A report released today by the U.S. Department of Labor’s Bureau of Labor Statistics (BLS) indicates that from 2011 to 2012, union membership declined from 14 percent to 13.2 percent of the U.S. private construction workforce, with construction unions losing 54,000 members.
Just 820,000 workers in the private construction industry belong to a union, the second fewest number of members since BLS started tracking this information in 1973. According to BLS data, the construction industry recorded the fewest number of union members in 2010, when just 801,000 private construction workers belonged to a union.
The construction industry remains on the tail end of the economic recovery. The average construction industry unemployment rate in 2012 was 13.9 percent; the peak unemployment rate was 17.7 percent in January 2012. The most recent government data has the construction industry unemployment rate at 13.5 percent, which is an improvement over the decade-high unemployment rate of 27.1 percent in February 2010. However, construction industry economists suspect the real unemployment rate is much greater, as thousands of workers have fled the industry workforce for jobs in other sectors of the economy.
The construction industry has shown few signs of steady improvement. The BLS report found that from 2011 to 2012, the construction industry lost 39,000 jobs, shrinking from 6,244,000 workers to 6,205,000 workers.
For state-specific 2012 union membership information for various industries, including construction (see table II), visit www.unionstats.com.
The Impact of Union Membership Data on Federal Contracting
How will the decline in overall construction union membership change the public policy debate surrounding government-mandated project labor agreements (PLAs) and President Obama’s pro-PLA Executive Order 13502?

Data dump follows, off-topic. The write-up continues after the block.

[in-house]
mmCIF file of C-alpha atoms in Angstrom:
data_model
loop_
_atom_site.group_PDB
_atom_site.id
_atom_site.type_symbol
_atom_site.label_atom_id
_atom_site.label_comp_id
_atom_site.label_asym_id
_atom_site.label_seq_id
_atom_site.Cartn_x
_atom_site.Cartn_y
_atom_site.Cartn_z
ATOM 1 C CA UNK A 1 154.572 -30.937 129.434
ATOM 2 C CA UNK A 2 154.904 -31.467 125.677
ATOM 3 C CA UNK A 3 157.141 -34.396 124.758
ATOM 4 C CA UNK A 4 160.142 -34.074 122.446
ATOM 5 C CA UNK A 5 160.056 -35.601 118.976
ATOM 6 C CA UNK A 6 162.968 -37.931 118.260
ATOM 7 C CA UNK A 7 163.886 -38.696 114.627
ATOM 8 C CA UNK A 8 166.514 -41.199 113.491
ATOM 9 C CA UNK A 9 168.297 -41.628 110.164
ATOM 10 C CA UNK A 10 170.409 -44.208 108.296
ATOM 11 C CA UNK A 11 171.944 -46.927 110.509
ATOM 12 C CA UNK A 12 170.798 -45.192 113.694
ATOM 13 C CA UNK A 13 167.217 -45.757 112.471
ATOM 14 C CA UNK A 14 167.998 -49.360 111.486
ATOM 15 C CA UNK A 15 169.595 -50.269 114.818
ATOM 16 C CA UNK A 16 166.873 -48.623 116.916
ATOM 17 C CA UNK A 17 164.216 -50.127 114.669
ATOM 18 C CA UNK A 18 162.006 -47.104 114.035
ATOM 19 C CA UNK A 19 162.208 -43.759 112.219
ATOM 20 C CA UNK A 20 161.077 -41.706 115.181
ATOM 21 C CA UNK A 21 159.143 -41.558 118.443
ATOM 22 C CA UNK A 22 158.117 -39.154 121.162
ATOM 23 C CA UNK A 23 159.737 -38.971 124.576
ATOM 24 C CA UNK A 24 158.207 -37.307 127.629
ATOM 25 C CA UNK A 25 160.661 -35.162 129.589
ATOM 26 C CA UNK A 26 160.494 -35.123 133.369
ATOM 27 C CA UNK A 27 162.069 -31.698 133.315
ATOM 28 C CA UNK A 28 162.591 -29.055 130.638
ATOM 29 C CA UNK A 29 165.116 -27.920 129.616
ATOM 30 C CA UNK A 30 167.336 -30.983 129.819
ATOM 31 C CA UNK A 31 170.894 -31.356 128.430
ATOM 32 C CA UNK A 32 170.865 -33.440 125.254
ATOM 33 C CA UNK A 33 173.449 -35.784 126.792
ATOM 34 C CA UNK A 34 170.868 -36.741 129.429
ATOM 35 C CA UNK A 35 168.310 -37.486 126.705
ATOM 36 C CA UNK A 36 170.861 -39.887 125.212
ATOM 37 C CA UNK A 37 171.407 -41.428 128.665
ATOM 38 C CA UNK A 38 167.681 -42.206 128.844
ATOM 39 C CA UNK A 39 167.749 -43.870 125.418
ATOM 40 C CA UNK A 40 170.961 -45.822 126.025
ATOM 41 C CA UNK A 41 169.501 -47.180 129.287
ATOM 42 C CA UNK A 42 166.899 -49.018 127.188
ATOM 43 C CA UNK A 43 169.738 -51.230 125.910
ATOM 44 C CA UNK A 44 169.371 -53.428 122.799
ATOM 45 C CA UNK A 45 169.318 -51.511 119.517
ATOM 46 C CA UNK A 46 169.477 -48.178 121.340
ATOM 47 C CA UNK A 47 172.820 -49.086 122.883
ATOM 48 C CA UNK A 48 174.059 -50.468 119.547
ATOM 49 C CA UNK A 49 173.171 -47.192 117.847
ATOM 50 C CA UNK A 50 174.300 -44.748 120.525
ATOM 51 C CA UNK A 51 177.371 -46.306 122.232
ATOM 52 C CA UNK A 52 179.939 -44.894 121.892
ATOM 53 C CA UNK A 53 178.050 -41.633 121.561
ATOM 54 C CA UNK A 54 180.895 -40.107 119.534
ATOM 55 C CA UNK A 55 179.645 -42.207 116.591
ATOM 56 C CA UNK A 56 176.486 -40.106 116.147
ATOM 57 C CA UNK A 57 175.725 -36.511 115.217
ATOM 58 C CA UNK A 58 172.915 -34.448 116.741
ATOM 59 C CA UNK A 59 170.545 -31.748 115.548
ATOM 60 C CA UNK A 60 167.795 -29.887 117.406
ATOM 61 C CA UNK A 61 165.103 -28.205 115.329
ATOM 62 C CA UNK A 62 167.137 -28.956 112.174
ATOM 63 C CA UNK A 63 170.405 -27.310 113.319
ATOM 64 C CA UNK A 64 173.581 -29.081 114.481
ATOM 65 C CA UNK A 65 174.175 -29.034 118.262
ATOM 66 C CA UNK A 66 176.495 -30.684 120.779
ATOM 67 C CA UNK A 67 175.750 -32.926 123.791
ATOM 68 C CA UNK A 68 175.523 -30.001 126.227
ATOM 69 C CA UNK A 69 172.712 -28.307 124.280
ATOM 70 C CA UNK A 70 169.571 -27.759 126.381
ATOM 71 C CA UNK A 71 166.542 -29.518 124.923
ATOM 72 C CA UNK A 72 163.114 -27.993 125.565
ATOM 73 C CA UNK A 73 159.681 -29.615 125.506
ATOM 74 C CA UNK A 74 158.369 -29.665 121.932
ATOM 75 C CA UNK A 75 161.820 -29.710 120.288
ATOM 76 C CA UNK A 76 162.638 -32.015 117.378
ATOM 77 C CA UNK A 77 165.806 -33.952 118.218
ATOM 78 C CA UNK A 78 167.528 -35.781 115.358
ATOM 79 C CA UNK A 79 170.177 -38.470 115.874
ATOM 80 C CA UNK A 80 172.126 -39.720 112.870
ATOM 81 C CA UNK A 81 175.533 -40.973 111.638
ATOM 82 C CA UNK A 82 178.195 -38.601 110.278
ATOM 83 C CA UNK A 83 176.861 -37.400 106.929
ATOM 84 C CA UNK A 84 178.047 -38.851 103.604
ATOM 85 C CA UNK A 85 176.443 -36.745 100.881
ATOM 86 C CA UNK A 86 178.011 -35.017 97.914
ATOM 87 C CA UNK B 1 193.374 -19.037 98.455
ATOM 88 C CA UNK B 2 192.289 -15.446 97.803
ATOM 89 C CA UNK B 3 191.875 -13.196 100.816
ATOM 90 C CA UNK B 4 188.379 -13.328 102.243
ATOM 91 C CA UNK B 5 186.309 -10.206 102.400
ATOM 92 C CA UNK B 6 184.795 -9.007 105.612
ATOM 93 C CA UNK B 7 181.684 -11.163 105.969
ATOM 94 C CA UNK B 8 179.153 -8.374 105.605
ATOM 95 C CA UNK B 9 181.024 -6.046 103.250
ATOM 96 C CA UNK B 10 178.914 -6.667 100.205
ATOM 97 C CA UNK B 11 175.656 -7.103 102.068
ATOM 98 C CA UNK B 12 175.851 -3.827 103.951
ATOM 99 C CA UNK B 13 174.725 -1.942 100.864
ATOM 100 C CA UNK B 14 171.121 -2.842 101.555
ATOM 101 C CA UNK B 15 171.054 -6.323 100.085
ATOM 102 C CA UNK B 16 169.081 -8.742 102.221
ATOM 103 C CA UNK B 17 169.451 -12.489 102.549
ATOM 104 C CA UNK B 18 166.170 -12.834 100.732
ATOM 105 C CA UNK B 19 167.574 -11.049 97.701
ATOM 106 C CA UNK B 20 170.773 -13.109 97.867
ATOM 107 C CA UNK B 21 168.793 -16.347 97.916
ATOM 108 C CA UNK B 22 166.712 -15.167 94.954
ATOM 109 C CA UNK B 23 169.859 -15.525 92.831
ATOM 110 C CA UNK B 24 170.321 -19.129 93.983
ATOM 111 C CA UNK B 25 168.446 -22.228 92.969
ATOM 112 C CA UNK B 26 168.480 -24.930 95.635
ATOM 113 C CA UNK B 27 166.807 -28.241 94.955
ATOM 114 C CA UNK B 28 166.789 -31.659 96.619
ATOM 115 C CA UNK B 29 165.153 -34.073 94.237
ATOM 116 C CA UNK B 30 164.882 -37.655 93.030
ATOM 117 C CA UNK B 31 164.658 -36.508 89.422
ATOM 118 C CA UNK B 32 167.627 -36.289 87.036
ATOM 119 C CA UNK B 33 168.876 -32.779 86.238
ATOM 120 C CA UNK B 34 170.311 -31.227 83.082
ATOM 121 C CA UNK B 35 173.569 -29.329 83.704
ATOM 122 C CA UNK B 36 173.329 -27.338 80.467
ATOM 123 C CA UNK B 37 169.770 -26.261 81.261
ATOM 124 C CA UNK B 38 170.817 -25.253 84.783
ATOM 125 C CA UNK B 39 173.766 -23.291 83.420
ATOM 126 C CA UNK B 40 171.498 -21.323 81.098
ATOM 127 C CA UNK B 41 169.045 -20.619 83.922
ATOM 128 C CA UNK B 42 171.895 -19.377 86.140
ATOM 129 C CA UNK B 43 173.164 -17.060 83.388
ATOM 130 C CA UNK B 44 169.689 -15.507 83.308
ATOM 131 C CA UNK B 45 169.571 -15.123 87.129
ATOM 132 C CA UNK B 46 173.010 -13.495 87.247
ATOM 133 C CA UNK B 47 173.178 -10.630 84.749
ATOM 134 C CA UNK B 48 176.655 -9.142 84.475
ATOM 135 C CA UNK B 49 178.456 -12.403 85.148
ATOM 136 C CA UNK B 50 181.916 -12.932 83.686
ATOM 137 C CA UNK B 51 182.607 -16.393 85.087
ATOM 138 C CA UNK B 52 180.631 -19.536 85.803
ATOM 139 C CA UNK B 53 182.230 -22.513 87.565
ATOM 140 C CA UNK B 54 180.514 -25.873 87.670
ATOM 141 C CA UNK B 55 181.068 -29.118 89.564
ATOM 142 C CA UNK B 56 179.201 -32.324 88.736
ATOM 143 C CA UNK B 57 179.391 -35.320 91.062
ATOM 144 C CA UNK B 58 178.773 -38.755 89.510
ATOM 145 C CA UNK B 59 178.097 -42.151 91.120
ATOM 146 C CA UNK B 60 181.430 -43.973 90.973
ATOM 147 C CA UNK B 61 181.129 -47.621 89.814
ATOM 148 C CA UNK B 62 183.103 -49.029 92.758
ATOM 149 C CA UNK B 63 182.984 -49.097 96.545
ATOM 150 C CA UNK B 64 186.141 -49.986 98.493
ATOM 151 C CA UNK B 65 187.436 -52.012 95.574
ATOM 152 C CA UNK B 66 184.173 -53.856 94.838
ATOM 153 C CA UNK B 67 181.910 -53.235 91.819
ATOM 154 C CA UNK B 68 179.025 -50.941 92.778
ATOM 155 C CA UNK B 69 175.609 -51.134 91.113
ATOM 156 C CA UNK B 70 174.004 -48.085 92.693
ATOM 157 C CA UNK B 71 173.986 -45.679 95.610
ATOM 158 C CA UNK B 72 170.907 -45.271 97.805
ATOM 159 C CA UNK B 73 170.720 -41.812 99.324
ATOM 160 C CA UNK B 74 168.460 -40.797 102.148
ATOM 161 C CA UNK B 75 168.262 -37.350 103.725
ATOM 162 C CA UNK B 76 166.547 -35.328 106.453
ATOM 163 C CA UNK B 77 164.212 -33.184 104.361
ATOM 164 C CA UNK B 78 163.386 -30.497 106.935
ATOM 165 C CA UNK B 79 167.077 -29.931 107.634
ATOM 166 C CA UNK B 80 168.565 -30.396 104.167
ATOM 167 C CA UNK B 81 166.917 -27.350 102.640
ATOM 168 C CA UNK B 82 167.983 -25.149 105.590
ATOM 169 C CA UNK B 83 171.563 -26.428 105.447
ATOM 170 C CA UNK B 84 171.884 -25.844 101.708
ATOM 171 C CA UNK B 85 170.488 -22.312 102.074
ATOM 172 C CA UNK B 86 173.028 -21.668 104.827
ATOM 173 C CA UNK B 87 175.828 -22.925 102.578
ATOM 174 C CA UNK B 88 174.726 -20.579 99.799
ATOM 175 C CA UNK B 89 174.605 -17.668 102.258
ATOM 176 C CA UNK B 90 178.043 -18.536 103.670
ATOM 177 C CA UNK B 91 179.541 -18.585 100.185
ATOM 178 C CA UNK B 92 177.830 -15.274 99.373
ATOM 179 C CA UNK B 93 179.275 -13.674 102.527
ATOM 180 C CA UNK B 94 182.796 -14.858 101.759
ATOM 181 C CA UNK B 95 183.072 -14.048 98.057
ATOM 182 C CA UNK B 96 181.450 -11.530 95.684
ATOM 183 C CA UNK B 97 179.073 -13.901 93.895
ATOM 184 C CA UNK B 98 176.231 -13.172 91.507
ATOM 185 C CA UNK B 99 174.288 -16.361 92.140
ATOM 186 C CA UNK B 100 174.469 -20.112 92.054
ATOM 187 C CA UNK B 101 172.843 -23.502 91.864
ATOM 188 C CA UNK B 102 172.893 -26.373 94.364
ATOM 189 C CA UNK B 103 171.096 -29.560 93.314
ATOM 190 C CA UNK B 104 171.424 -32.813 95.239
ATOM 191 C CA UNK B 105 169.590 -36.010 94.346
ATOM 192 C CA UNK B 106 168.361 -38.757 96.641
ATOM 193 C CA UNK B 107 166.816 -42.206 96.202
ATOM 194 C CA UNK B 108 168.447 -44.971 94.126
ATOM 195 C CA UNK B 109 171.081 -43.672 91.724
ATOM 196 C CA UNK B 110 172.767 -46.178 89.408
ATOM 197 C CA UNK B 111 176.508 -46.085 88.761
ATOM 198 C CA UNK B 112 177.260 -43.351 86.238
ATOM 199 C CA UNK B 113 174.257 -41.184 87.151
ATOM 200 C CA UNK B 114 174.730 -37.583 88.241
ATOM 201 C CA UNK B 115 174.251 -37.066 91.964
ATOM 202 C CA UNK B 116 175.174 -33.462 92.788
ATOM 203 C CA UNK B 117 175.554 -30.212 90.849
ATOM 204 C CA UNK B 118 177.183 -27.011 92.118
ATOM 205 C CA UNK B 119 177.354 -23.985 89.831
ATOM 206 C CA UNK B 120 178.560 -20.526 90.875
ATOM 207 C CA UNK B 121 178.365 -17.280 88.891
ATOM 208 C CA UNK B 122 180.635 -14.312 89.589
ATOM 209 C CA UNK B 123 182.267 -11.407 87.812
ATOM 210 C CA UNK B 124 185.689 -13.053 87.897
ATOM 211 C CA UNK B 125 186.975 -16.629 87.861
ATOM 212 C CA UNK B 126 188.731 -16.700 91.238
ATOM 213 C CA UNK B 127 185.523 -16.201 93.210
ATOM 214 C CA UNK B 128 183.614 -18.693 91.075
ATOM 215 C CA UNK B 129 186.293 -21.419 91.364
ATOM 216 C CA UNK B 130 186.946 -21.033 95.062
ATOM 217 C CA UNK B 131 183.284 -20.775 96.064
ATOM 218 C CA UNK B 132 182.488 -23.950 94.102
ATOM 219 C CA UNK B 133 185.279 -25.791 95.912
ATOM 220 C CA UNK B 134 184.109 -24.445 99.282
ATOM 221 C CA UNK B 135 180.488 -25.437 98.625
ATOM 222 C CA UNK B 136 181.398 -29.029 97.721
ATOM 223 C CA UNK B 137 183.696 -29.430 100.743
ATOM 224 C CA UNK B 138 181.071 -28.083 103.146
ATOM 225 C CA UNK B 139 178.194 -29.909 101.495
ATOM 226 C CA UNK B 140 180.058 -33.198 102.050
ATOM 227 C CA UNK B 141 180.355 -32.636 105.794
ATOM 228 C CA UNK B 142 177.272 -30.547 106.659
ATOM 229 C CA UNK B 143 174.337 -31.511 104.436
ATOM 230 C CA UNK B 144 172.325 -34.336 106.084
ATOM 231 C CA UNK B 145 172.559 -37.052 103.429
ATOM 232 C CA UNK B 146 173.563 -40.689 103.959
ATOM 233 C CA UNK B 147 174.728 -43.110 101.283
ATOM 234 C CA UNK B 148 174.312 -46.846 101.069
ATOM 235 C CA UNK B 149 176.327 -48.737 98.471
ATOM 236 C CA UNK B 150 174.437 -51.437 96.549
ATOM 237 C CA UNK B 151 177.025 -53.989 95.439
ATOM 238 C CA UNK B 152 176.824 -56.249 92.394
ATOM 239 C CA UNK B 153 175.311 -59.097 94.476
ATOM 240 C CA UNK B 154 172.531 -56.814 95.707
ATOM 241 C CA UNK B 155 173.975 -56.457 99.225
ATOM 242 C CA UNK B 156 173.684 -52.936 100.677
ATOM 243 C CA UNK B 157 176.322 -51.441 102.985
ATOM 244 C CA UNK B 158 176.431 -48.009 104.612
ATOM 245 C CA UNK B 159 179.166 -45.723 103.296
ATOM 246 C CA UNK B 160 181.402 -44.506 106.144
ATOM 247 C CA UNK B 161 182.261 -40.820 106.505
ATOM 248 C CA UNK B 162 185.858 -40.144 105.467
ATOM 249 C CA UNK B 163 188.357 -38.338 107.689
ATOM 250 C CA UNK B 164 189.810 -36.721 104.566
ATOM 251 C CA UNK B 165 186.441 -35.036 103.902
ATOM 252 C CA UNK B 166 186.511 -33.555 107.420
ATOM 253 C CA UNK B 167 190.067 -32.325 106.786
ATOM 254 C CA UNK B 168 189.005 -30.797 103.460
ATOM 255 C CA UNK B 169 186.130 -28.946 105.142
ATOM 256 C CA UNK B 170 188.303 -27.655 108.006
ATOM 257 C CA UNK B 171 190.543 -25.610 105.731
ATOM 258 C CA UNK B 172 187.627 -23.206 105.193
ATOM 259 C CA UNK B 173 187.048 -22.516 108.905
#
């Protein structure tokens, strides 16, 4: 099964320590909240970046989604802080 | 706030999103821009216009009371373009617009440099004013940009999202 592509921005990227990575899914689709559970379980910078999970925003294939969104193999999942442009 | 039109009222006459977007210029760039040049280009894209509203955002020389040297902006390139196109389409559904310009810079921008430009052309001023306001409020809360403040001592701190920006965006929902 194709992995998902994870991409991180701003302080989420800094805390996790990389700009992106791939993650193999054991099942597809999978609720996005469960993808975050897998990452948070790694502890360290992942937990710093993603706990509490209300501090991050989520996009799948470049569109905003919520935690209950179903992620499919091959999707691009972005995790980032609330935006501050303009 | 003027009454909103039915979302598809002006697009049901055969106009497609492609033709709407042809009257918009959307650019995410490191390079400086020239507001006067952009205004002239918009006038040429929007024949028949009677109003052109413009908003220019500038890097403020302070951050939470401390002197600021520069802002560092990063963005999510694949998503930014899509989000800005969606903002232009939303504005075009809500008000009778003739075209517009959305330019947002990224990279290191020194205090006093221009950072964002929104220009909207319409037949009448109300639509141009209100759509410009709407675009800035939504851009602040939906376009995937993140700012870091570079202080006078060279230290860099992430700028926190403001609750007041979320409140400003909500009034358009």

With the re-election of President Obama, there will be added pressure on the White House and labor-friendly U.S. House and Senate politicians to pander to Big Labor’s special interests and repay their key constituency for unprecedented political support in the last election cycle.
As they did during President Obama’s first term, politicians and Obama administration officials beholden to Big Labor’s costly special interest agenda will try to prop up sagging construction union membership numbers by steering federal construction contracts to unionized firms to create jobs exclusively for union members through government-mandated PLAs.
On April 13, 2010, the Federal Acquisition Regulatory (FAR) Council issued a final rule (pdf), effective May 13, 2010, implementing President Obama’s Feb. 6, 2009, pro-PLA Executive Order 13502 into federal procurement regulations. It encourages federal agencies, on a project-by-project basis, to mandate PLAs on federal construction projects exceeding $25 million in total cost. The order also permits (it does not require) private, local and state recipients of federal assistance to mandate PLAs—a practice prohibited from 2001 to 2009 by President George W. Bush’s Executive Orders 13202 and 13208.
While the negative impact of this policy on the merit shop contracting community has been muted by effective legal, legislative and public relations strategies executed by Associated Builders and Contractors and a coalition of industry groups opposed to government-mandated PLAs, billions of dollars worth of federal and federally assisted construction projects have been needlessly subjected to government-mandated PLAs.